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RE: LG Truss bracing steel beams[Subject Prev][Subject Next][Thread Prev][Thread Next]
- To: seaint(--nospam--at)seaint.org
- Subject: RE: LG Truss bracing steel beams
- From: "Harold Sprague" <spraguehope(--nospam--at)hotmail.com>
- Date: Thu, 08 Jul 2004 23:15:07 +0000
Bruce,What you are describing is what has been the practice for bar joists and structural steel for years. Engineers often extend a bar from the bottom chord of the joist to the bottom tension flange of the structural steel member. The bars extend from the bottom chord of joists on each side of the beam. That way the braces are tension only. Under gravity load they can not create a fixed end condition for the joists. The bar joist manufactures hate this detail because it can "potentially" create a fixed end condition for the bar joists. But they have been living with it for years.
In your related question, I would think that you could size each brace for the tributary area that it is bracing. Keep in mind that the 2% approximation is just that. You can invoke Timoshenko and go back to the theory of elastic stability and check both stress and stiffness. Often times, no bracing is required at all. The Yura 2% approximation is very conservative, but you must be careful because it does NOT account for stiffness. This can cause a problem. It is rare, but it is real.
Regards, Harold Sprague
From: "Bruce Holcomb" <bholcomb(--nospam--at)brpae.com> Reply-To: <seaint(--nospam--at)seaint.org> To: <seaint(--nospam--at)seaint.org> Subject: RE: LG Truss bracing steel beams Date: Thu, 8 Jul 2004 13:23:10 -0500 I have used LGS trusses to brace the beam they are bearing on. The roof was sheathed with plywood providing a load path for the lateral flange brace force and the trusses were at 2'-0" o.c. The beam flanges weren't extremely large (I don't recall what the beam sizes were). For small W-shapes, the lateral flange force is very small and typical roof truss framing and connections should have no problem resisting this lateral load, though reviewing the truss shop drawings should help to decide if the bottom chord has adequate axial capacity based on size, brace locations, etc. For larger W-shapes, I would recommend specifying the connection from the truss to the W-beam and providing the lateral flange bracing force to the truss designer. I would also recommend using an unbraced length adequate to allow 1 or 2 truss connections to "fail"... just an additional factor of safety. I have a related question... If I design a beam which requires bracing only at the mid-span, but the actual detail will provide more bracing locations, (such as at 4' or 5' o.c.), does each brace have to be designed for 2% of the lateral flange force or can I assume that the brace locations share the load? Bruce D. Holcomb, P.E., S.E. Structural Engineer Butler, Rosenbury & Partners 300 S. Jefferson, Suite 505 Springfield, MO 65806 ph. 417-865-6100 fax 417-865-6102 www.brpae.com Architecture, Engineering, Interior Design, Planning & Development Your Vision. Our Focus. -----Original Message----- From: Jim Wilson [mailto:wilsonengineers(--nospam--at)yahoo.com] Sent: Thursday, July 08, 2004 9:29 AM To: seaint(--nospam--at)seaint.org Subject: LG Truss bracing steel beams Seaint, Is it practical and efficient to use the lower chord of a light gage truss to brace the top flange of a steel supporting member? To specify this, wouldn't it then be necessary to put the brace force required on the structural drawings for the light gage truss manufacturer to incorporate? Thinking out loud, the required stiffness of the lower chord would also need to be specified. If this goes beyond the realm of conventional truss design software, then it might be necessary to provide member selection guidelines to meet these stiffness and force requirements. TIA for the thoughts, Jim Wilson, PE wilsonengineers(--nospam--at)yahoo.com Stroudsburg, PA _____ Do you Yahoo!? New and Improved Yahoo! Mail <http://us.rd.yahoo.com/mail_us/taglines/100/*http:/promotions.yahoo.com /new_mail/static/efficiency.html> - 100MB free storage!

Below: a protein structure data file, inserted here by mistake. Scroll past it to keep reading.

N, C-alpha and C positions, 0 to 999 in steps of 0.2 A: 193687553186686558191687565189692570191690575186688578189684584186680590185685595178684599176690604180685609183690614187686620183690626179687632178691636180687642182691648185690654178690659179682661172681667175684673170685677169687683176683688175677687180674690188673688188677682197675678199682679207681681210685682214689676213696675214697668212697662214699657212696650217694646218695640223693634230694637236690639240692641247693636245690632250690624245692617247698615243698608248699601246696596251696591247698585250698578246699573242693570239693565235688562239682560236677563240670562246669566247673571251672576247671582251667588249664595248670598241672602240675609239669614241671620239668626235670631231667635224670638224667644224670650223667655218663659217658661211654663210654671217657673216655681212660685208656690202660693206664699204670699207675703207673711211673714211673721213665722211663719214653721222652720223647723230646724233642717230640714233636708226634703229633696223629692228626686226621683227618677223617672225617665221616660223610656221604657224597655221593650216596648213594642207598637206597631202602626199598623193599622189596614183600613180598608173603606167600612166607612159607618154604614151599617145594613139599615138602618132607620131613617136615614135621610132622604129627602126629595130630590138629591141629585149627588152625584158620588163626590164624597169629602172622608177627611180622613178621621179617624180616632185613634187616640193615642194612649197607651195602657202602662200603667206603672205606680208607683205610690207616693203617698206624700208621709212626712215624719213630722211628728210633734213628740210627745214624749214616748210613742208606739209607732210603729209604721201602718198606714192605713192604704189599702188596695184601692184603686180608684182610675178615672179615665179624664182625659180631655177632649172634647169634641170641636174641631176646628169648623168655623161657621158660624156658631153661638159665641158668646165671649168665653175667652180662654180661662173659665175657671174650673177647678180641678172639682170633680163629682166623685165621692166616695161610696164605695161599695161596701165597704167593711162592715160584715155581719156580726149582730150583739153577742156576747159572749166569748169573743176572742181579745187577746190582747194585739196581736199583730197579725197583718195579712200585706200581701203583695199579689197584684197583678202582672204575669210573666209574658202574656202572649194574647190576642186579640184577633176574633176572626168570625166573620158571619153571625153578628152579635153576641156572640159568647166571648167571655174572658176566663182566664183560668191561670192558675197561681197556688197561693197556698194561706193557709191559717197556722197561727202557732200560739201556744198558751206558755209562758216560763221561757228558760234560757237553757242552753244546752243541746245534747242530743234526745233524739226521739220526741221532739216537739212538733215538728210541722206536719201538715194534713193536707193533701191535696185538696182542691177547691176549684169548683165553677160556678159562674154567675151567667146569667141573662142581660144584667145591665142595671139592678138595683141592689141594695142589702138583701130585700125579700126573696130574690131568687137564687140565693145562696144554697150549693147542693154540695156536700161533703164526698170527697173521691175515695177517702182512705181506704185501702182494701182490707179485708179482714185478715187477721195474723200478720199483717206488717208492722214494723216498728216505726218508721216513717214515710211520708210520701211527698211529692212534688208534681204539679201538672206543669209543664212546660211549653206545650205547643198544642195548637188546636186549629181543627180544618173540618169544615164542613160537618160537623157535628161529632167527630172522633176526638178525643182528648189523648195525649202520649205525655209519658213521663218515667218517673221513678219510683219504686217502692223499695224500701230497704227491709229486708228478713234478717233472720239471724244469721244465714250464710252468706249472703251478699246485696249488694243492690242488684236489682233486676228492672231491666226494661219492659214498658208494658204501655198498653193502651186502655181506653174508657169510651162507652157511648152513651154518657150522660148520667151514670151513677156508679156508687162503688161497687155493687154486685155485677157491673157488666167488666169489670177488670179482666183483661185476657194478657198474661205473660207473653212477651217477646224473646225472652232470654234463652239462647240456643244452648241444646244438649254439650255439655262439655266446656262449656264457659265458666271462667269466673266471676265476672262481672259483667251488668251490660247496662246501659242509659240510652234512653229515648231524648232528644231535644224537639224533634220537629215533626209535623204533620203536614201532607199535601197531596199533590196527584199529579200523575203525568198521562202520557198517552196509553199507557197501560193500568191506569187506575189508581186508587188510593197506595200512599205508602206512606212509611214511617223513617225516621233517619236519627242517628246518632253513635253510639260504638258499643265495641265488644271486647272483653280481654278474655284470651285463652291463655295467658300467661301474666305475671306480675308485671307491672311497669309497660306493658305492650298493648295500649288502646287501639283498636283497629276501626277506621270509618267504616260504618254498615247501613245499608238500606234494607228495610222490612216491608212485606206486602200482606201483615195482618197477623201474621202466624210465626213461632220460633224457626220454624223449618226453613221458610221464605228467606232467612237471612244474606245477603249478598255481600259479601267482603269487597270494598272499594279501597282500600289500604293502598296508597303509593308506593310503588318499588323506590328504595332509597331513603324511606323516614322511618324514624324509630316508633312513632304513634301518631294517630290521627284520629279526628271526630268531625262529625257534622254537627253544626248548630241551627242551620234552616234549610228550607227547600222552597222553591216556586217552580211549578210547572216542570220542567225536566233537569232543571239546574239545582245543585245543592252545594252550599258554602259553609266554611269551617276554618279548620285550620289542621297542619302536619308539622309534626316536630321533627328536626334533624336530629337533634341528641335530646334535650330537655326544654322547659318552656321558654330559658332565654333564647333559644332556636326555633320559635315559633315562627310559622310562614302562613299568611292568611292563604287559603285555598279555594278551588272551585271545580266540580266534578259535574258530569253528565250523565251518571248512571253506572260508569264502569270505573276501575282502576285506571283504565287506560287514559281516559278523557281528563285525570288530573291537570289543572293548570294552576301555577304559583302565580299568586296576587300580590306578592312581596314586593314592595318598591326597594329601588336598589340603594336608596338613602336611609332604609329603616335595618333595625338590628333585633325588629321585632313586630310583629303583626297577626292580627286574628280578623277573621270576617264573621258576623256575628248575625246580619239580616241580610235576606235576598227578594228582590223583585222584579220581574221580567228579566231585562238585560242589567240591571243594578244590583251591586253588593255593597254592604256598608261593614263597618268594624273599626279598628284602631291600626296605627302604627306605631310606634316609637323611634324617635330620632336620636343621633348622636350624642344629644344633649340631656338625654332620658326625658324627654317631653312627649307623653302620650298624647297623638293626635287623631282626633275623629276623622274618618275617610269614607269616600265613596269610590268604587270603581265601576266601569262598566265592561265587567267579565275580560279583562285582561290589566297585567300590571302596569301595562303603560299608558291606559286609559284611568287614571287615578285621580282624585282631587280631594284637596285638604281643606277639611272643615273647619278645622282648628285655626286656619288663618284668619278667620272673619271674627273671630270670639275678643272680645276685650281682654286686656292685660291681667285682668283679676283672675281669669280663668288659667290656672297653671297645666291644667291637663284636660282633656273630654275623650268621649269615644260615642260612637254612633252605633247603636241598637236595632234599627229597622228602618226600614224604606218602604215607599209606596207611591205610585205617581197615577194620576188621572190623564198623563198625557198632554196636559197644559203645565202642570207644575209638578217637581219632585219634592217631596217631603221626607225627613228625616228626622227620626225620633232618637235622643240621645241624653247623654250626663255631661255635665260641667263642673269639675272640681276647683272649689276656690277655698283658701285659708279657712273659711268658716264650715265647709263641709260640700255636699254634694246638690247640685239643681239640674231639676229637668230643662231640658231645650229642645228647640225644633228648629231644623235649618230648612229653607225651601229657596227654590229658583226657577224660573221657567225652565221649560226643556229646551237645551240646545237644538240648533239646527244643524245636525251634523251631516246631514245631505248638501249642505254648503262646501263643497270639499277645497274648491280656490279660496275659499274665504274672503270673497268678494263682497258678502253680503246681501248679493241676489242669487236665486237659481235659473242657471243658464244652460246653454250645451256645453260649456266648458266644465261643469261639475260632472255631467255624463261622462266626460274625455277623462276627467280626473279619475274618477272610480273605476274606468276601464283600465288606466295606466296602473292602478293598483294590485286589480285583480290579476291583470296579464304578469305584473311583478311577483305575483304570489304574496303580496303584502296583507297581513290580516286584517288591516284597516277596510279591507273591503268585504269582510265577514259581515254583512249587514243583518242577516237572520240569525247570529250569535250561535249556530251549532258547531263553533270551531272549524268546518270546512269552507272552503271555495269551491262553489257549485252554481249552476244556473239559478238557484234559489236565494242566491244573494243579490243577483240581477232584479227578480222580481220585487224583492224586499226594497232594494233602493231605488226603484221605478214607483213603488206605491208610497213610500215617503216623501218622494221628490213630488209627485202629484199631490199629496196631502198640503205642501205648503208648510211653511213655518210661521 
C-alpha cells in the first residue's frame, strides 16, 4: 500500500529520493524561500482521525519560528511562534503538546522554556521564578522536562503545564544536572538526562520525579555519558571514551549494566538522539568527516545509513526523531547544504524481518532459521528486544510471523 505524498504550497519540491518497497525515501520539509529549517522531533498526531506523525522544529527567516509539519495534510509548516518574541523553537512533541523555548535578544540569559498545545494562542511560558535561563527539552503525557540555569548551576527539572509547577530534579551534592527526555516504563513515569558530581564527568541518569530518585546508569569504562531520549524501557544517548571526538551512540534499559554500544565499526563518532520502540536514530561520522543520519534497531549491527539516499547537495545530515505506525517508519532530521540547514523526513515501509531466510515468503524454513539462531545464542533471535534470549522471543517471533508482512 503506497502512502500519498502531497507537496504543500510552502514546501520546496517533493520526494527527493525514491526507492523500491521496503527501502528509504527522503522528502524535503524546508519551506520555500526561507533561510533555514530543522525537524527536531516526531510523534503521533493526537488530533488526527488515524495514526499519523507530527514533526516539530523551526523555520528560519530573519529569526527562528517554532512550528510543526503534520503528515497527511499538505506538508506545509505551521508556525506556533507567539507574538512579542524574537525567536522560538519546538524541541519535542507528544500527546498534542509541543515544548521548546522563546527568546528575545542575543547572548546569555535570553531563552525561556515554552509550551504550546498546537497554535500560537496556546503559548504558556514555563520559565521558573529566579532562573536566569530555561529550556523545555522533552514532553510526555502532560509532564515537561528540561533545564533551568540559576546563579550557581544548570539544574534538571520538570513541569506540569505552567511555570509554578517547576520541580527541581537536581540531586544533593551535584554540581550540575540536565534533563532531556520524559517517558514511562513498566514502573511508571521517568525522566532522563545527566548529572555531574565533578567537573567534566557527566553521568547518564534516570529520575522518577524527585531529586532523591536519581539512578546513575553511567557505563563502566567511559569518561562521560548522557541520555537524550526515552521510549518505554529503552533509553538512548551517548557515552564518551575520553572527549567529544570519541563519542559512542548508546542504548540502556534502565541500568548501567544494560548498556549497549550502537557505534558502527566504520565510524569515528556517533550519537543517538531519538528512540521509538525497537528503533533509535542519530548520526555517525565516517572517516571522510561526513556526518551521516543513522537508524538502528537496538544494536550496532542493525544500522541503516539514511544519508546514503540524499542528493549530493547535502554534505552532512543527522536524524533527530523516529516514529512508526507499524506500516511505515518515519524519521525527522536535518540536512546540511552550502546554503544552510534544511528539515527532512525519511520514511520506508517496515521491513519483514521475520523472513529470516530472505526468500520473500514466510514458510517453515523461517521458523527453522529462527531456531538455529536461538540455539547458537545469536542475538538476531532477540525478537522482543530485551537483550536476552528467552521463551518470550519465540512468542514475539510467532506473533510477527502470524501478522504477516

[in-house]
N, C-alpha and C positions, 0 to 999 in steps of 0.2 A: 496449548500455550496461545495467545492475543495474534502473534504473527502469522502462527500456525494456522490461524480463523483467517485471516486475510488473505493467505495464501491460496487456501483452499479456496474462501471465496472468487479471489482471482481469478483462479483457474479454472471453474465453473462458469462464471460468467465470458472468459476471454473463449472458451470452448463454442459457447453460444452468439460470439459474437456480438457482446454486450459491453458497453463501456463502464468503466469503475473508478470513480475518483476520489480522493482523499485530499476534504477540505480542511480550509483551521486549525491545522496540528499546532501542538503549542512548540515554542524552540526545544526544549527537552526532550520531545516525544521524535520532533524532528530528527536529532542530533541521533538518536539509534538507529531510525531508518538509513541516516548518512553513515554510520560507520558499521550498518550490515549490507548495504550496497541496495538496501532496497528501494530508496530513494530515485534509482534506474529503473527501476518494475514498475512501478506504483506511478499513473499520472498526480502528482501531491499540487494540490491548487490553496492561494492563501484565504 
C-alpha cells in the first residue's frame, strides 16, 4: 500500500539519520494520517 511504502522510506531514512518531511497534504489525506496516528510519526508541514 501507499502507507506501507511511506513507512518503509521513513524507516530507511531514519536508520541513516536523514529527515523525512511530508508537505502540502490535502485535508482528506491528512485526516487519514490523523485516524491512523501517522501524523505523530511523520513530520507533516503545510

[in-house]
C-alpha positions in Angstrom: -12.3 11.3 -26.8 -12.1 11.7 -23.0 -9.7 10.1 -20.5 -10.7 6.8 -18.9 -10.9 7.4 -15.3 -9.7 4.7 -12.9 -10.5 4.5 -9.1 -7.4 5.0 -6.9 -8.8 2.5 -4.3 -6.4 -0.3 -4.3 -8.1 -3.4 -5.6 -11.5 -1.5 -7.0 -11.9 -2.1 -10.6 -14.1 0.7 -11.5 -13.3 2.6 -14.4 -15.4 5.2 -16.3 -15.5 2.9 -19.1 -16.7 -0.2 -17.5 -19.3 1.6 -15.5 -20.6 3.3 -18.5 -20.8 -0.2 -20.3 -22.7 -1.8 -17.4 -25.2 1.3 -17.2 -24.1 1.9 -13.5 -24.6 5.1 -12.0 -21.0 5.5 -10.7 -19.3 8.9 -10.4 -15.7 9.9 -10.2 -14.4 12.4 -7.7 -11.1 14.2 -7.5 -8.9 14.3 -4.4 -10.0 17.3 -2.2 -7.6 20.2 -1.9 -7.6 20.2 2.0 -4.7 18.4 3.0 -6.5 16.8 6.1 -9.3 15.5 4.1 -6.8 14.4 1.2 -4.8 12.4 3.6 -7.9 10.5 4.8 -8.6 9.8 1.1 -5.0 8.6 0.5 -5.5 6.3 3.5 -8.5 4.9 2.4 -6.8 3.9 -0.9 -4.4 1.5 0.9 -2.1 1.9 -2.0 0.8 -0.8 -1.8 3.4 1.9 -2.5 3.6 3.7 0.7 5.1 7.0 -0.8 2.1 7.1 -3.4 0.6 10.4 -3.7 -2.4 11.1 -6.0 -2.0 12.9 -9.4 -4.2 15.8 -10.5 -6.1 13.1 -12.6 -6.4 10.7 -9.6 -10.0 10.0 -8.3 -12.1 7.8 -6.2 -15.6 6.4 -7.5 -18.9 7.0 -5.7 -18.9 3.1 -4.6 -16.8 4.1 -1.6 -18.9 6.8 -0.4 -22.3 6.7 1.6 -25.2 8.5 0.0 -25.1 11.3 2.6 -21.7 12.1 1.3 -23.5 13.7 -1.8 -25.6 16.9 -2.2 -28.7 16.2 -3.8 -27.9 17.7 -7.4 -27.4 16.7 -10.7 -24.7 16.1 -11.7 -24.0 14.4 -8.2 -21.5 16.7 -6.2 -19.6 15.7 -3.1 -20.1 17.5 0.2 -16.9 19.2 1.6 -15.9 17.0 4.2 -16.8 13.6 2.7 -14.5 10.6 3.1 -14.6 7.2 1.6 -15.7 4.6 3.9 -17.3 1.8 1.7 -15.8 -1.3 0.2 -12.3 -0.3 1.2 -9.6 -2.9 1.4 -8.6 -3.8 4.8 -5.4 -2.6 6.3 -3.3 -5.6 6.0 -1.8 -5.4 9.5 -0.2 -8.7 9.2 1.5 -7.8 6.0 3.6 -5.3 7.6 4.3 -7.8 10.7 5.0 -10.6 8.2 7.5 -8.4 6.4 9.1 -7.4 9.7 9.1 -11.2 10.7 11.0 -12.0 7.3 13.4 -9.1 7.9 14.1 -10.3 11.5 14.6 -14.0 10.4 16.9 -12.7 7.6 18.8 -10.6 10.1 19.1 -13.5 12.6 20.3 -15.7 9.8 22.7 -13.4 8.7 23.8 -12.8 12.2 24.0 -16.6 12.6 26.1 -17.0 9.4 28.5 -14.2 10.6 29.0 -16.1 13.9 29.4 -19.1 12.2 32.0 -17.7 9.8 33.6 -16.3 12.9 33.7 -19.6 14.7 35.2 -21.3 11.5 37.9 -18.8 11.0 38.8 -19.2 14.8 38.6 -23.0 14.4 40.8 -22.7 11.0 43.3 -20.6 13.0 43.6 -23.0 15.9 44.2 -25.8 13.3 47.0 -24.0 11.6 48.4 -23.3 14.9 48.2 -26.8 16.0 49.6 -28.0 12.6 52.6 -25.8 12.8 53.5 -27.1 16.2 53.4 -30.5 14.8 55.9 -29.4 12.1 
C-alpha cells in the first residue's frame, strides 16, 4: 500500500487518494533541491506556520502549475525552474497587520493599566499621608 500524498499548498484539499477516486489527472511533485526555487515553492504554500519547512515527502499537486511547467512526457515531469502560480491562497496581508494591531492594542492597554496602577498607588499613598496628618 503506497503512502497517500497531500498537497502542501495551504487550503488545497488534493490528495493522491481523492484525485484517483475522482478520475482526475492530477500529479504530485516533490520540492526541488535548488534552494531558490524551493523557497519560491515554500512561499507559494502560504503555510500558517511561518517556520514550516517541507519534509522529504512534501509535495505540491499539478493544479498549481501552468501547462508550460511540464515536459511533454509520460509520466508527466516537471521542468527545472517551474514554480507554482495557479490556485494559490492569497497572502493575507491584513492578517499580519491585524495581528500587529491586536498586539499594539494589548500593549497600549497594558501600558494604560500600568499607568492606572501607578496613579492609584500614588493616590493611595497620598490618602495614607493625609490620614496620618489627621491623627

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- RE: LG Truss bracing steel beams
- From: Jim Wilson
- RE: LG Truss bracing steel beams
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